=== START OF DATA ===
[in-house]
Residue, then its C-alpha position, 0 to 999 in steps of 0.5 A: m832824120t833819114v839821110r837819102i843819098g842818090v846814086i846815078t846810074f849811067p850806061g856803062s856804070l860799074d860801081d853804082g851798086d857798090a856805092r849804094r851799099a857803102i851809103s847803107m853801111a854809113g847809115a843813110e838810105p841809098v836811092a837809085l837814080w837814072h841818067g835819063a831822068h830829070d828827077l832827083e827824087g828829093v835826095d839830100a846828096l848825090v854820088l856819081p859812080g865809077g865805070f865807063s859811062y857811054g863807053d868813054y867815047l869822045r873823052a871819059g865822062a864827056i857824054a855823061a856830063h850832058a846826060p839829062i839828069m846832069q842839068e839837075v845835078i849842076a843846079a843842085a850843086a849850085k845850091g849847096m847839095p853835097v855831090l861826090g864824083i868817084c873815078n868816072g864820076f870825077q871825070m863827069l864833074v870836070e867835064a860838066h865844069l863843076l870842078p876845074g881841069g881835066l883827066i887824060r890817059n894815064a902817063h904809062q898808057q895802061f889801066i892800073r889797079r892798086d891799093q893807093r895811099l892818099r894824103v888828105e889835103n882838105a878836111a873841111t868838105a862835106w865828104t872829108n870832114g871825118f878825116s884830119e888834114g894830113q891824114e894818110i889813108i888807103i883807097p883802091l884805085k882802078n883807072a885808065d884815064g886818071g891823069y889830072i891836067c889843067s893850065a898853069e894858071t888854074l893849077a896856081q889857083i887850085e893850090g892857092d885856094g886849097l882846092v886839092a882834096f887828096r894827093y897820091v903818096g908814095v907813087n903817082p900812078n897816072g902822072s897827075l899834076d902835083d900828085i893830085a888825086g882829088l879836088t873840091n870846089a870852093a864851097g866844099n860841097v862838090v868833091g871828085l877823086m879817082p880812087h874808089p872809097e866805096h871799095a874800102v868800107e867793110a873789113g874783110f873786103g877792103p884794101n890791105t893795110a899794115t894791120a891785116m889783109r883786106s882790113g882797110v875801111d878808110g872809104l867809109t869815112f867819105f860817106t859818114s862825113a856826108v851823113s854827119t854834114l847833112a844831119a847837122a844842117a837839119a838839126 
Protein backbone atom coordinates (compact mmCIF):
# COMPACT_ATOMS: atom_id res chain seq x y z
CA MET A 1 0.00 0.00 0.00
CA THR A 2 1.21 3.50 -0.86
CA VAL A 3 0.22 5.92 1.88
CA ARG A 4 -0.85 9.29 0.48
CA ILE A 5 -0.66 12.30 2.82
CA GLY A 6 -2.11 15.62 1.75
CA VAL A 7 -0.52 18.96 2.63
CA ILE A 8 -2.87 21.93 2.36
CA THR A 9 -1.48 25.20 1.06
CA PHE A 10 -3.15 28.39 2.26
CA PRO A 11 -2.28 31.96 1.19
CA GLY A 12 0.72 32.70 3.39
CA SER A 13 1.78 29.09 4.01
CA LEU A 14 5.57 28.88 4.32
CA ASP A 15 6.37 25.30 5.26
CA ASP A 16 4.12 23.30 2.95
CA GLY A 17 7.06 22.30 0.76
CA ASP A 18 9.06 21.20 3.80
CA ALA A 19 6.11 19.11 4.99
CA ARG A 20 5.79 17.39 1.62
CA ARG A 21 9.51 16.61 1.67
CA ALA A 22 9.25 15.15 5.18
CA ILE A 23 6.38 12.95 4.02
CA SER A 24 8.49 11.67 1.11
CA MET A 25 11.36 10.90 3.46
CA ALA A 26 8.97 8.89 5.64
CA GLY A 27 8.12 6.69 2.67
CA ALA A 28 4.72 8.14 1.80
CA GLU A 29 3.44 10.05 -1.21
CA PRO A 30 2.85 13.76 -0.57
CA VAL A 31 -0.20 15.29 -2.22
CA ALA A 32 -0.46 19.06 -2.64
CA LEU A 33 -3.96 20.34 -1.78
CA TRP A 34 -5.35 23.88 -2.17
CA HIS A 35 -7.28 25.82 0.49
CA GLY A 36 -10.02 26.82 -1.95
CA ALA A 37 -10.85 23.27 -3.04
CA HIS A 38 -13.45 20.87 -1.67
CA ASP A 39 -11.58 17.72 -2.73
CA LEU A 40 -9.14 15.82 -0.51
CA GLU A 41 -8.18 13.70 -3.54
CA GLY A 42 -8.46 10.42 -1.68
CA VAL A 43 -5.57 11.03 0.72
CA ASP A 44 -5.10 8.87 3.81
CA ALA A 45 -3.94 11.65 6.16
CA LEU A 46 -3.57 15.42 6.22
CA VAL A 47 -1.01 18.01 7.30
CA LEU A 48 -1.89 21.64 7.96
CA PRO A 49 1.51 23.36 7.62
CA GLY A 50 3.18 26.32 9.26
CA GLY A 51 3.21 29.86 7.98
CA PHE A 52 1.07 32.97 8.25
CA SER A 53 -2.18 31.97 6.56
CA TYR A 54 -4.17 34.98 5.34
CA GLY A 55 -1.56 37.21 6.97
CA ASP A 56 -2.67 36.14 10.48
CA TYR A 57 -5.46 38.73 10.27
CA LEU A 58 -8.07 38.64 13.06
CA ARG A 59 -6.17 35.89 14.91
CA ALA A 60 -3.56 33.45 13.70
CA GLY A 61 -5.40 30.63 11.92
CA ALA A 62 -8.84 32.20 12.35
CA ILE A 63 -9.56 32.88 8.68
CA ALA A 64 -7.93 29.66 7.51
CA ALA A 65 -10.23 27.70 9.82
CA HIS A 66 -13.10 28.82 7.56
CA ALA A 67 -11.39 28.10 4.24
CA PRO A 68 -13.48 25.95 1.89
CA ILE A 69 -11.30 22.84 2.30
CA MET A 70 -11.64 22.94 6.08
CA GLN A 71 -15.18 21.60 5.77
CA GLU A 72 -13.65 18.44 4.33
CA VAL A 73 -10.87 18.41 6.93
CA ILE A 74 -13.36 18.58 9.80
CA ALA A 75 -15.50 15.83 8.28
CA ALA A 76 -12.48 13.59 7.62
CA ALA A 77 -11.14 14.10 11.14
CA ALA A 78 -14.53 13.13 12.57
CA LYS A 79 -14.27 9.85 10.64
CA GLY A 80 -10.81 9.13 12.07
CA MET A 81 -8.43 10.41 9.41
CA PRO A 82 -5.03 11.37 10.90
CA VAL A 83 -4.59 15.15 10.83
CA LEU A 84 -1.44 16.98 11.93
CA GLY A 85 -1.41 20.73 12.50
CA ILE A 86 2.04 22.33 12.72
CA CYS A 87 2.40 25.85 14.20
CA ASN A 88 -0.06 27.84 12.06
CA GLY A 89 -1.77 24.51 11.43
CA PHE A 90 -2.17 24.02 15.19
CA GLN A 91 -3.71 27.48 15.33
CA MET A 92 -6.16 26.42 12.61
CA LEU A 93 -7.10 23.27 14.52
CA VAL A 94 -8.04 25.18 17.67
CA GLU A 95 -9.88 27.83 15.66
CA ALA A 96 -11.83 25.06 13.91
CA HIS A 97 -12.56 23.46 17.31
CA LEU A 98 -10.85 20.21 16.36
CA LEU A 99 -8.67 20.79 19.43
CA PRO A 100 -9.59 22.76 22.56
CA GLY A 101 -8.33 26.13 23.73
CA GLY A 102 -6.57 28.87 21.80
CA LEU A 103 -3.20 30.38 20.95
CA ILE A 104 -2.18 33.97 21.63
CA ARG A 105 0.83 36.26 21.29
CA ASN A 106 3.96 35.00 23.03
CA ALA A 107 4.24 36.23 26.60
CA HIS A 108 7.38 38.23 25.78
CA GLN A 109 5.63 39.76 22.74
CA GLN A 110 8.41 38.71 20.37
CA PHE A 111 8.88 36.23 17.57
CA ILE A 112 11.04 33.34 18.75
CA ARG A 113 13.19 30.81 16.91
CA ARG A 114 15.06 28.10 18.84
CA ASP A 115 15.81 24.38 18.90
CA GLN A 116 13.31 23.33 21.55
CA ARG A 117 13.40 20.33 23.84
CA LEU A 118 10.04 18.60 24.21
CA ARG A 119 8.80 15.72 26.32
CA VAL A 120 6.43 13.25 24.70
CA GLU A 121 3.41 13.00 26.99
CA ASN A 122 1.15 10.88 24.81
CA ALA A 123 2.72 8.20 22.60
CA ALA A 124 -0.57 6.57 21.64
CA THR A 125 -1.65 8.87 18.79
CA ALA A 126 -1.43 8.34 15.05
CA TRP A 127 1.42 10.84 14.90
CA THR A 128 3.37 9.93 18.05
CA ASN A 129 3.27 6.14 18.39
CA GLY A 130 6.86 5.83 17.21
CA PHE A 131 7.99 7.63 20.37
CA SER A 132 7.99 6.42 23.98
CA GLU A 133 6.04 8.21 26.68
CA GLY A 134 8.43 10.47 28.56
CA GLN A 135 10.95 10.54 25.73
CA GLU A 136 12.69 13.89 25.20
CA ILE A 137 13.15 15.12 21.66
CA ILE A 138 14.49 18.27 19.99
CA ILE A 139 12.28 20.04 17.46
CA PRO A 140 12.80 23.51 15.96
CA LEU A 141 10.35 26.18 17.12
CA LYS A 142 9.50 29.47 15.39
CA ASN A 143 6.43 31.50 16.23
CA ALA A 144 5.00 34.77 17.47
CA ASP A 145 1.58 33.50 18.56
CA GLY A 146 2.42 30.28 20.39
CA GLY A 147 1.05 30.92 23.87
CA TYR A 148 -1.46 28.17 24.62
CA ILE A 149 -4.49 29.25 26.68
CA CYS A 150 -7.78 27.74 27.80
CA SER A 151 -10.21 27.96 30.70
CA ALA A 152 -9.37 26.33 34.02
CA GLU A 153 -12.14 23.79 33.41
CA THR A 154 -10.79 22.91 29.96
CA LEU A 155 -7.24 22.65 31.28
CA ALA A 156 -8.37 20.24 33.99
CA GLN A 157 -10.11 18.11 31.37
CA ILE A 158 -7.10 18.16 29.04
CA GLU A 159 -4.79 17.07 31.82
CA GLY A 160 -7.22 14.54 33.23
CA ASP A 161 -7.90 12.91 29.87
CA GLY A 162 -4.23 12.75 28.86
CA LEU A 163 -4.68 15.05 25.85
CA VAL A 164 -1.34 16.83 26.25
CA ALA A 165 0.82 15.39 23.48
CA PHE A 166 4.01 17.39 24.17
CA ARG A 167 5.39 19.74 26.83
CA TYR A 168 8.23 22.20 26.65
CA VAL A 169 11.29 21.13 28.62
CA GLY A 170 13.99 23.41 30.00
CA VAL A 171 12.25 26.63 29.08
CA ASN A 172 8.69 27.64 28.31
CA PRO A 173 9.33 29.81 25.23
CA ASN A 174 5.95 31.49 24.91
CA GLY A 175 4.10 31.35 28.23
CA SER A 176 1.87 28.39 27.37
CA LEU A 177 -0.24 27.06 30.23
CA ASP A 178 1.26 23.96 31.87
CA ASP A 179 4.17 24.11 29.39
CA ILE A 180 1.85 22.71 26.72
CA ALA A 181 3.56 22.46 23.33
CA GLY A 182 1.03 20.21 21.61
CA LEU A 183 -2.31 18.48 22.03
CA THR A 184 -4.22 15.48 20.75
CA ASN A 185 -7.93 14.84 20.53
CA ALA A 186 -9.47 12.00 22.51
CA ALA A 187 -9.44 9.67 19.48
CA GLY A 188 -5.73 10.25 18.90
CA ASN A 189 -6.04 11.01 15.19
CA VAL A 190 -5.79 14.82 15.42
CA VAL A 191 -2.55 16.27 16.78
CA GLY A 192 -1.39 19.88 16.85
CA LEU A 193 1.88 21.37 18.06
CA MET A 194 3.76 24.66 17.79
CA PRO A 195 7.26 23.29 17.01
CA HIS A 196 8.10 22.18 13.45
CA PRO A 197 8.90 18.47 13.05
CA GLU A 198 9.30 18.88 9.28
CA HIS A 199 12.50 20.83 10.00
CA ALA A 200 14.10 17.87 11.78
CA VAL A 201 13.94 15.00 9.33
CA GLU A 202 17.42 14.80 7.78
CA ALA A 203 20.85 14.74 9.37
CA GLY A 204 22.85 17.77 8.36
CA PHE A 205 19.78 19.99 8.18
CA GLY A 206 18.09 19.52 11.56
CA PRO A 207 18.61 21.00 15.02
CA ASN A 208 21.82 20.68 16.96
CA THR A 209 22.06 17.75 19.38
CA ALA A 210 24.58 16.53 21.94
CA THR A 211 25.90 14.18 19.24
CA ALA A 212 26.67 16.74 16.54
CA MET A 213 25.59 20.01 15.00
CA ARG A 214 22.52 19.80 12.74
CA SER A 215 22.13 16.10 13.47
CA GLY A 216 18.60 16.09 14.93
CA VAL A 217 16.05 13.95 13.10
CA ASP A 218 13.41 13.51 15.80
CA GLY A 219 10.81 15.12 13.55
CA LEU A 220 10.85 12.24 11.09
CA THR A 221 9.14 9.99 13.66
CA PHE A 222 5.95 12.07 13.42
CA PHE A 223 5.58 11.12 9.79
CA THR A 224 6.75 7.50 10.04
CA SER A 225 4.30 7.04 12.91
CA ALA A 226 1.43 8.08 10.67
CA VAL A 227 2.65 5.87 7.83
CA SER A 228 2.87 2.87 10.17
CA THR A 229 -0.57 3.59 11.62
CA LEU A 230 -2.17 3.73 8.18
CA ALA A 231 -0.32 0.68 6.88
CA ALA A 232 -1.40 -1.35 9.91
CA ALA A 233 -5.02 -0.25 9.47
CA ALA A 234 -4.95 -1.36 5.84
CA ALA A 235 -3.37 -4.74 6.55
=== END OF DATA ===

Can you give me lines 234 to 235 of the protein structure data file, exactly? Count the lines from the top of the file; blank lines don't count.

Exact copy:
CA LEU A 230 -2.17 3.73 8.18
CA ALA A 231 -0.32 0.68 6.88